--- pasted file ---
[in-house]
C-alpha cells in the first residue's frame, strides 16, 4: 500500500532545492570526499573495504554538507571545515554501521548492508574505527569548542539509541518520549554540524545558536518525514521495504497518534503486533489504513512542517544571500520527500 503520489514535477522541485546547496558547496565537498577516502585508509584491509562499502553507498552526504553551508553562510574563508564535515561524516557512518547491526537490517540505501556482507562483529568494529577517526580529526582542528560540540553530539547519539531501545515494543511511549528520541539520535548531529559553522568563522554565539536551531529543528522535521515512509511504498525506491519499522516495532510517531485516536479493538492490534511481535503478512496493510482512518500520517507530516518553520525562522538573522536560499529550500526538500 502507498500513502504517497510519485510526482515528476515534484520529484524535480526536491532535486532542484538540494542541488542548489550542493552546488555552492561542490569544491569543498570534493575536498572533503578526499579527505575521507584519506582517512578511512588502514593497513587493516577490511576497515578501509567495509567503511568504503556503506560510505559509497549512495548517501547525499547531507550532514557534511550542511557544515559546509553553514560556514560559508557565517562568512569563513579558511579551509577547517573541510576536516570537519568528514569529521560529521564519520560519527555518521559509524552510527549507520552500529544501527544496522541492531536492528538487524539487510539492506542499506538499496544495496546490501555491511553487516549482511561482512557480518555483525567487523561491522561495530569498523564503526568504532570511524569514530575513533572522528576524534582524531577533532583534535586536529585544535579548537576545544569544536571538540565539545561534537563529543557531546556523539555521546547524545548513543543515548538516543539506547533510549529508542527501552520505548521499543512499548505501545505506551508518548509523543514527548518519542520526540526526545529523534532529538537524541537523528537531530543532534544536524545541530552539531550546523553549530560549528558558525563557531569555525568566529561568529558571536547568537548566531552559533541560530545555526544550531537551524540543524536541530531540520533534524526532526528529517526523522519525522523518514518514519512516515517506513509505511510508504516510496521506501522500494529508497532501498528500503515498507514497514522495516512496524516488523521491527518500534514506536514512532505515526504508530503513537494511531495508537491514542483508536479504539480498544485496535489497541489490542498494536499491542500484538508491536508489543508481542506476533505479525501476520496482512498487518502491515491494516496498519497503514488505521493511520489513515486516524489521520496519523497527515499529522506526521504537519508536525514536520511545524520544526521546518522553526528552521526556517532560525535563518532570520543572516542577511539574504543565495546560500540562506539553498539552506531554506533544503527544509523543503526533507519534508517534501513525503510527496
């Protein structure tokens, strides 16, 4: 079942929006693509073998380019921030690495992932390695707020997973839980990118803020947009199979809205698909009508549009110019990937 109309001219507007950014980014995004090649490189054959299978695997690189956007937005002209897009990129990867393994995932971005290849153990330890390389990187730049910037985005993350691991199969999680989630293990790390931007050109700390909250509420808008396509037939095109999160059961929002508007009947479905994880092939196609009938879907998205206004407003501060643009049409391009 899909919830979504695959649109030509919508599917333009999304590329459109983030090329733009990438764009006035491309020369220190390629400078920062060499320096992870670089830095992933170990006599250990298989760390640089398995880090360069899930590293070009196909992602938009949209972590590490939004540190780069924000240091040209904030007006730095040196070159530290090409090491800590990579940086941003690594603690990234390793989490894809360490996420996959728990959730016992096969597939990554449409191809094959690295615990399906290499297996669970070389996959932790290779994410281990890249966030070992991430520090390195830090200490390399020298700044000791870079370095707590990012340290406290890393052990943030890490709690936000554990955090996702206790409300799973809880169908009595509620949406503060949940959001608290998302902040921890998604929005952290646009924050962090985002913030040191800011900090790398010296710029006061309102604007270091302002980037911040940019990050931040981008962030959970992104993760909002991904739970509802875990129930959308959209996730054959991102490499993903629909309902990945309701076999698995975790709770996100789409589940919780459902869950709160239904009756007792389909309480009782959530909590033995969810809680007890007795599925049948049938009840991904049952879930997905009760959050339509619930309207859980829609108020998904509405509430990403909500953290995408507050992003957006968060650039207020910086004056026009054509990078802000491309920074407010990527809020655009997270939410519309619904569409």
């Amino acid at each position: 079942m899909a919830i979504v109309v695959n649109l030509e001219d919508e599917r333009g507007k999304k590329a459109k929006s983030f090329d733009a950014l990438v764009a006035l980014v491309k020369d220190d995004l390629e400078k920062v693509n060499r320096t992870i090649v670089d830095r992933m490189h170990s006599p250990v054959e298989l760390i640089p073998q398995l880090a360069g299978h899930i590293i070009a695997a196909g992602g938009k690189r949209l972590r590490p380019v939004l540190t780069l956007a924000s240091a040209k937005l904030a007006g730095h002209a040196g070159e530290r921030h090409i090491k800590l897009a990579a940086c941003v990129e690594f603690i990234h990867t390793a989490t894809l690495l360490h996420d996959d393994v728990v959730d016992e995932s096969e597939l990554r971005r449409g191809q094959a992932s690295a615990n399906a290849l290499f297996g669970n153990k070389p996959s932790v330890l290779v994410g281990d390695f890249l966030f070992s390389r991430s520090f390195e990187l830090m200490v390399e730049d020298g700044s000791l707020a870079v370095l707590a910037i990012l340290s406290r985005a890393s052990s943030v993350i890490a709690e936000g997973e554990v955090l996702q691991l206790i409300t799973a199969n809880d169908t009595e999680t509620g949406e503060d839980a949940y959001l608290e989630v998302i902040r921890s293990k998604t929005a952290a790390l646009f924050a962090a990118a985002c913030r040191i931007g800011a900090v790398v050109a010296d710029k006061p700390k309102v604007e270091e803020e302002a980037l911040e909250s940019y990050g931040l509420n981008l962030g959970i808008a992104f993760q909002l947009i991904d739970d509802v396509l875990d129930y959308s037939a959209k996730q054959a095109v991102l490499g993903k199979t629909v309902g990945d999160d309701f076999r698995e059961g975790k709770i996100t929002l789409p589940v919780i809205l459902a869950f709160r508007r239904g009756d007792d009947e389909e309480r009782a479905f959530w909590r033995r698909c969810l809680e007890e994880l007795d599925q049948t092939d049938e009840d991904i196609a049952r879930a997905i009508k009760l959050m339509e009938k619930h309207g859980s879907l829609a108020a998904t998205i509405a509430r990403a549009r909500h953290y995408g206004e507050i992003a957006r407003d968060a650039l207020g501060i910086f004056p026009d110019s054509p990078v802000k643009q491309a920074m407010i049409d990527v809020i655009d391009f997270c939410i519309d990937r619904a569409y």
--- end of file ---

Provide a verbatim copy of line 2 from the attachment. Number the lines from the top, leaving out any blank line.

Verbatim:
C-alpha cells in the first residue's frame, strides 16, 4: 500500500532545492570526499573495504554538507571545515554501521548492508574505527569548542539509541518520549554540524545558536518525514521495504497518534503486533489504513512542517544571500520527500 503520489514535477522541485546547496558547496565537498577516502585508509584491509562499502553507498552526504553551508553562510574563508564535515561524516557512518547491526537490517540505501556482507562483529568494529577517526580529526582542528560540540553530539547519539531501545515494543511511549528520541539520535548531529559553522568563522554565539536551531529543528522535521515512509511504498525506491519499522516495532510517531485516536479493538492490534511481535503478512496493510482512518500520517507530516518553520525562522538573522536560499529550500526538500 502507498500513502504517497510519485510526482515528476515534484520529484524535480526536491532535486532542484538540494542541488542548489550542493552546488555552492561542490569544491569543498570534493575536498572533503578526499579527505575521507584519506582517512578511512588502514593497513587493516577490511576497515578501509567495509567503511568504503556503506560510505559509497549512495548517501547525499547531507550532514557534511550542511557544515559546509553553514560556514560559508557565517562568512569563513579558511579551509577547517573541510576536516570537519568528514569529521560529521564519520560519527555518521559509524552510527549507520552500529544501527544496522541492531536492528538487524539487510539492506542499506538499496544495496546490501555491511553487516549482511561482512557480518555483525567487523561491522561495530569498523564503526568504532570511524569514530575513533572522528576524534582524531577533532583534535586536529585544535579548537576545544569544536571538540565539545561534537563529543557531546556523539555521546547524545548513543543515548538516543539506547533510549529508542527501552520505548521499543512499548505501545505506551508518548509523543514527548518519542520526540526526545529523534532529538537524541537523528537531530543532534544536524545541530552539531550546523553549530560549528558558525563557531569555525568566529561568529558571536547568537548566531552559533541560530545555526544550531537551524540543524536541530531540520533534524526532526528529517526523522519525522523518514518514519512516515517506513509505511510508504516510496521506501522500494529508497532501498528500503515498507514497514522495516512496524516488523521491527518500534514506536514512532505515526504508530503513537494511531495508537491514542483508536479504539480498544485496535489497541489490542498494536499491542500484538508491536508489543508481542506476533505479525501476520496482512498487518502491515491494516496498519497503514488505521493511520489513515486516524489521520496519523497527515499529522506526521504537519508536525514536520511545524520544526521546518522553526528552521526556517532560525535563518532570520543572516542577511539574504543565495546560500540562506539553498539552506531554506533544503527544509523543503526533507519534508517534501513525503510527496